Spring Centerpieces in Bloom

Create centerpieces for the spring season with unusual containers and blooming flowers.
Spring Tablesetting with Forsythia Branches

Spring Tablesetting with Forsythia Branches

A porcelain pitcher filled with forsythia branches graces a table washed in sunlight. Design by HGTV fan Tamgypsy.

Photo by: HGTV fan Tamgypsy

HGTV fan Tamgypsy

By: Matt Fox

Let spring bloom indoors even if it's not spring outside. My colleague Shari Hiller's idea was simple: Create centerpieces using unusual containers and spring flowers. She came up with some great (and easy) ideas for spring centerpieces that even I can make.

Anything can be used as a vase. Water pitchers, china teacups or even teapots make great containers for flowers. If your style is informal, an old mayonnaise jar or tin can could also be made into a vase. They could be used "as is" or dressed up with ribbon or raffia bows.

A clear container can be the starting point for a very interesting centerpiece. Cranberries, blueberries, colorful marbles, seashells or even lemons and limes can be used to add color to the vase. Take four or five stems of daffodils or tulips and band them together. Place them in the center of the vase and carefully pour the "fillers" around the stems. Add water, and your spring centerpiece is complete.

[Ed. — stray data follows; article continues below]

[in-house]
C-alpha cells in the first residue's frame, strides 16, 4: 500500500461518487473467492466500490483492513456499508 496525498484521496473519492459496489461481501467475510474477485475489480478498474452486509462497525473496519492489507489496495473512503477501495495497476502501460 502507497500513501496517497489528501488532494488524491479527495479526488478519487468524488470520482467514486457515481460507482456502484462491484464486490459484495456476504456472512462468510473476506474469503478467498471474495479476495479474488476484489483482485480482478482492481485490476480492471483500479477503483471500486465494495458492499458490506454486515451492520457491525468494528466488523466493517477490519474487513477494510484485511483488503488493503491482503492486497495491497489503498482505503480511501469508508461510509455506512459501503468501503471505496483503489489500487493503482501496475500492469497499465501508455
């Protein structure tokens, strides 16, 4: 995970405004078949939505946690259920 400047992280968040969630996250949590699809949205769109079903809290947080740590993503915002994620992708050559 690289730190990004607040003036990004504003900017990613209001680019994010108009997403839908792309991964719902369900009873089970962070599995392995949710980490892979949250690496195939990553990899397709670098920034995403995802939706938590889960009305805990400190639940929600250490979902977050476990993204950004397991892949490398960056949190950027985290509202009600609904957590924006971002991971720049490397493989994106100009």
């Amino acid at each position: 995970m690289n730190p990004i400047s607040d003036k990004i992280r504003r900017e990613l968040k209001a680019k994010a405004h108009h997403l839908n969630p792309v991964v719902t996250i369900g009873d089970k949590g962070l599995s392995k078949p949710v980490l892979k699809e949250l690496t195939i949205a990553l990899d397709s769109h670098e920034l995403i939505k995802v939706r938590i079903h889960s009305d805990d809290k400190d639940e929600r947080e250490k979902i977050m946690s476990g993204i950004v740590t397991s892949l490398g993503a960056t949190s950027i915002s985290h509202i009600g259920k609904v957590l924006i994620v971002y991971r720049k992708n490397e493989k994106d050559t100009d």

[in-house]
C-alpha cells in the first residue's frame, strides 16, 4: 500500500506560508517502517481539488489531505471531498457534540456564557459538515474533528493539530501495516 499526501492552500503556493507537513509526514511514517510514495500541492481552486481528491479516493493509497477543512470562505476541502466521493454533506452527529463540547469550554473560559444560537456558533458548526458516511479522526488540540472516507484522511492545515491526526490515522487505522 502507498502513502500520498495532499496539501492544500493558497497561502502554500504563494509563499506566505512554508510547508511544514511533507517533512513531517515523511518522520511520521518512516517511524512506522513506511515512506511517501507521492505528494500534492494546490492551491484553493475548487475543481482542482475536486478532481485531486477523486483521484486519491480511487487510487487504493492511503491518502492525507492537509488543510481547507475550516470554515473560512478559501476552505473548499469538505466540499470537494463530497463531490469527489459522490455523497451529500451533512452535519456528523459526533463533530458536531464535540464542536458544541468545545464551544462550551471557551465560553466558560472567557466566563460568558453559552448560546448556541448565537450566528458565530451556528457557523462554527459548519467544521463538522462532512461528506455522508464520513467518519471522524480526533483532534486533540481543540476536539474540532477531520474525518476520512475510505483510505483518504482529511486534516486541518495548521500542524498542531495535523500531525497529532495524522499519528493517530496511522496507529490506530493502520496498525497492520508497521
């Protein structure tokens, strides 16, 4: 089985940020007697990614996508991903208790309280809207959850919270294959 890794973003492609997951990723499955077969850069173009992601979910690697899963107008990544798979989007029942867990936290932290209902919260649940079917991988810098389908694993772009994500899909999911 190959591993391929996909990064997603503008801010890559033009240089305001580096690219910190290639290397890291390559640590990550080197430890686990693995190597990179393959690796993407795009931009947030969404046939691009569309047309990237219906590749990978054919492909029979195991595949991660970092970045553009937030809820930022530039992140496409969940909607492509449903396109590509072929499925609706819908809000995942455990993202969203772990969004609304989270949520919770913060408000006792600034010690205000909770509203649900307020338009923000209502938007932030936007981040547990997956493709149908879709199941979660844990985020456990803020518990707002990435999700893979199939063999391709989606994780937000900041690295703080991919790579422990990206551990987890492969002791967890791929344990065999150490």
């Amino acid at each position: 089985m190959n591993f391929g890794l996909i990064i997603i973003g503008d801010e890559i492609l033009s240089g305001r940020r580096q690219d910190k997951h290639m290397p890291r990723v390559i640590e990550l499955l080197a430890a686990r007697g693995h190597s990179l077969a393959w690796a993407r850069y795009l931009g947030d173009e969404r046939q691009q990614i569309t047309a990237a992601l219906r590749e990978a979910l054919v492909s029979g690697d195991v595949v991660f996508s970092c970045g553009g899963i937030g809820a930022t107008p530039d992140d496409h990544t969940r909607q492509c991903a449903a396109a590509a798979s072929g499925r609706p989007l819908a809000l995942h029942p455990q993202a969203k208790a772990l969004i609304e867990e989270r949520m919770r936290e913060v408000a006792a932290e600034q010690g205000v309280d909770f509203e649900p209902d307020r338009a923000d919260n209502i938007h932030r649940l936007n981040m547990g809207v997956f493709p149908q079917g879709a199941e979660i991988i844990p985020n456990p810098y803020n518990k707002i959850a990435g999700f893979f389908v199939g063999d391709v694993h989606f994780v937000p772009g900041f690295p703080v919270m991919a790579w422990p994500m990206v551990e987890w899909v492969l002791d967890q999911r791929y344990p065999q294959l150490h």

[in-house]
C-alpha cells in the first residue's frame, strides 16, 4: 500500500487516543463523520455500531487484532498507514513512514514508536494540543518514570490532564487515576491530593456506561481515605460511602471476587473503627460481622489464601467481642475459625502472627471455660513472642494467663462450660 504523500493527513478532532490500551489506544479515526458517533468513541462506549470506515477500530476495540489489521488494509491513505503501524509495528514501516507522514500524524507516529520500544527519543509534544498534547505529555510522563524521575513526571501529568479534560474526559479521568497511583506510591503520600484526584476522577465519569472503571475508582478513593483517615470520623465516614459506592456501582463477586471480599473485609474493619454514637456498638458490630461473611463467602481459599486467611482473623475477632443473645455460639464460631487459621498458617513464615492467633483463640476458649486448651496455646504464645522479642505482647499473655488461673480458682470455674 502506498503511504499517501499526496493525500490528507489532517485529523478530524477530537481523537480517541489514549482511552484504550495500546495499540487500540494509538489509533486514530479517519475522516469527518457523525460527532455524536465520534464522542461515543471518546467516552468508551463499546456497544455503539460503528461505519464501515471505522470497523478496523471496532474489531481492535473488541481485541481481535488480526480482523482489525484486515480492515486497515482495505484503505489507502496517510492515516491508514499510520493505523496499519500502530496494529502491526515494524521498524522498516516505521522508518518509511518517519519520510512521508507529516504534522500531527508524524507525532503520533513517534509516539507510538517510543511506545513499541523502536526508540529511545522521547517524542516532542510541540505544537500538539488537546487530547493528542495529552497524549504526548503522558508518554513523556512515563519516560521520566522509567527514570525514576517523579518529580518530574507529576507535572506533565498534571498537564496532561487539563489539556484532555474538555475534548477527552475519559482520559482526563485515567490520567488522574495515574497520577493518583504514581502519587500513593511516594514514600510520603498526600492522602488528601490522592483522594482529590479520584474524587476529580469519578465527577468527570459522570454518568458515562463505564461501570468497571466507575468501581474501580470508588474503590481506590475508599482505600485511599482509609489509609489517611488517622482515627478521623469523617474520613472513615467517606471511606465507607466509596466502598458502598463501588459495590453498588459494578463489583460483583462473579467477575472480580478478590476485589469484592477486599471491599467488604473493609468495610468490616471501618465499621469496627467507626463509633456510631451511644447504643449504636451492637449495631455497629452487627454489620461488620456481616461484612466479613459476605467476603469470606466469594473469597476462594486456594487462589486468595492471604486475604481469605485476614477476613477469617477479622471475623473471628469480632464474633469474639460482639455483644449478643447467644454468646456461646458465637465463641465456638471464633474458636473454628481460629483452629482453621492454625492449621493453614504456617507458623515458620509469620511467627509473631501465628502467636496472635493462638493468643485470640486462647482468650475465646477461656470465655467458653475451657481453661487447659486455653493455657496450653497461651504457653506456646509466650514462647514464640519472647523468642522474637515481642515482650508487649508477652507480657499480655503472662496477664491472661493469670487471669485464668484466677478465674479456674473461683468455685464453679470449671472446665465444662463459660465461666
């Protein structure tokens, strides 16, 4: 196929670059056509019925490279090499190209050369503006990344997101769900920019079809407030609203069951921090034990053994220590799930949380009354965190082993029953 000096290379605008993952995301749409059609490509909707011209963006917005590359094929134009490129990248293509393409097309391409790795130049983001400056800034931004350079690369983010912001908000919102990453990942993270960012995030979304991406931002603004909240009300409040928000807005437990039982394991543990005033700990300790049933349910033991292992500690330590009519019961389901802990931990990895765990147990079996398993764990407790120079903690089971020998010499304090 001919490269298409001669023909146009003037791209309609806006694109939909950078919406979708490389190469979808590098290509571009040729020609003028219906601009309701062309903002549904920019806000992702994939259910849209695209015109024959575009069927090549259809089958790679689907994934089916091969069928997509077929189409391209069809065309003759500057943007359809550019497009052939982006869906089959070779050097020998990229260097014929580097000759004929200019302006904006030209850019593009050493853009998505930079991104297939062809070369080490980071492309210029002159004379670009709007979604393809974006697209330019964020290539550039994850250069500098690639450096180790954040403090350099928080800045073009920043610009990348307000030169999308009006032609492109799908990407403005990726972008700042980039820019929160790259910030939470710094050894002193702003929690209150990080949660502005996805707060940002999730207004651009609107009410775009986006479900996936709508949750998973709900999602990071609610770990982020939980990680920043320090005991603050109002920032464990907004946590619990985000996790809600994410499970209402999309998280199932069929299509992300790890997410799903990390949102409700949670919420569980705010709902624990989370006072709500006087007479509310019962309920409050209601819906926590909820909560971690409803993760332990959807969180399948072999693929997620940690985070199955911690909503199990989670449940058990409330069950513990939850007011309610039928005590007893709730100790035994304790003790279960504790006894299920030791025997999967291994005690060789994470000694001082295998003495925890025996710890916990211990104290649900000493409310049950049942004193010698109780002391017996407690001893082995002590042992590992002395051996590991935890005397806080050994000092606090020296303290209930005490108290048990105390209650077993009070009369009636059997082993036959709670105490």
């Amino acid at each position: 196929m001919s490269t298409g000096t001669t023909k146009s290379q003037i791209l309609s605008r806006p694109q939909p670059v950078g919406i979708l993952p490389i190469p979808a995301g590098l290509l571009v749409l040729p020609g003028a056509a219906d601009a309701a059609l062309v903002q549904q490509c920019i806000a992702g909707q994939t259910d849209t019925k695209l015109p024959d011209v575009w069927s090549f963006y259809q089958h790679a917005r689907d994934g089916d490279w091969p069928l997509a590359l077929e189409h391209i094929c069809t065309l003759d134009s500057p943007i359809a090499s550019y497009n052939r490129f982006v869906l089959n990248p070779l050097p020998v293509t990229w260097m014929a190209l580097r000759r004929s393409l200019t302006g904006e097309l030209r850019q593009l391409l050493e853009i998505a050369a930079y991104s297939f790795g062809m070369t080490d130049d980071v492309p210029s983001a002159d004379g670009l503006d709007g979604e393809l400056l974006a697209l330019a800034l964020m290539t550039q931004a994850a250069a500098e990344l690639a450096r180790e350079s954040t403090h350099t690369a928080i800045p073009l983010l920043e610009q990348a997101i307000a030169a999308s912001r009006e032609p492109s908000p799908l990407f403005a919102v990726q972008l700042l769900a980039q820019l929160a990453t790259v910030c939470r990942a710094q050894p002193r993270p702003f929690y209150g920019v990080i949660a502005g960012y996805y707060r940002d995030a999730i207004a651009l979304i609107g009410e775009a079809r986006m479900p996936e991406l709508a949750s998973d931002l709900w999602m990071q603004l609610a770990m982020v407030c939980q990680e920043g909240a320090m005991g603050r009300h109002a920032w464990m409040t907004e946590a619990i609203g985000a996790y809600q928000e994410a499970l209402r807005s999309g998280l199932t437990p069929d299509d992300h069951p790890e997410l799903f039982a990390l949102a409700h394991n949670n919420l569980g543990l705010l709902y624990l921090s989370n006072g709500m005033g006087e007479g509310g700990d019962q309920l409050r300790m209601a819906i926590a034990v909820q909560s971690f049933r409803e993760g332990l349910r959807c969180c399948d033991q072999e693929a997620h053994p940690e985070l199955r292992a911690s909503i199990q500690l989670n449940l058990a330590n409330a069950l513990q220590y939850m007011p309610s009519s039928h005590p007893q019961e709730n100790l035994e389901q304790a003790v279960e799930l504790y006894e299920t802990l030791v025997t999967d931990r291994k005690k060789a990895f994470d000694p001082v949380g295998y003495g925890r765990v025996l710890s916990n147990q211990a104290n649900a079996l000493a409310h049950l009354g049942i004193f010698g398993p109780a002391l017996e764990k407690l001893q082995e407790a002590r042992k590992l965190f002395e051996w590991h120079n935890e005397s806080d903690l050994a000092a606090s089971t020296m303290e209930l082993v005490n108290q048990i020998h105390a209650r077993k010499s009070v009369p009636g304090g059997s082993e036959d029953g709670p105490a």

I've always thought that the only reasonable use for a cake stand is a large German chocolate cake, but once again Shari proved me wrong. After placing three pillar candles in the center of the plate, she ringed the plate with glass votives filled with fresh tulip blossoms. It's a definite reminder that spring is right around the corner.

For those anxious gardeners out there, Shari came up with a way to start your garden a little early this year. Why not make a tabletop garden? Purchase some wheat grass seeds at a nursery. Fill a shallow container with vermiculite and moisten it well. Spread the seeds over the entire container by scattering them over the top of the moist vermiculite and press them in place. Within a week or so, the seeds will begin to sprout. Move the wheat grass to a southern-exposure window for a few weeks, and watch it grow. When you are satisfied with the height of the grass, move it to your dining-room table.

Shari's really got me thinking with all these centerpieces. You don't need an expensive vase to create a beautiful arrangement. Inexpensive containers that express your own personal style are way more interesting.

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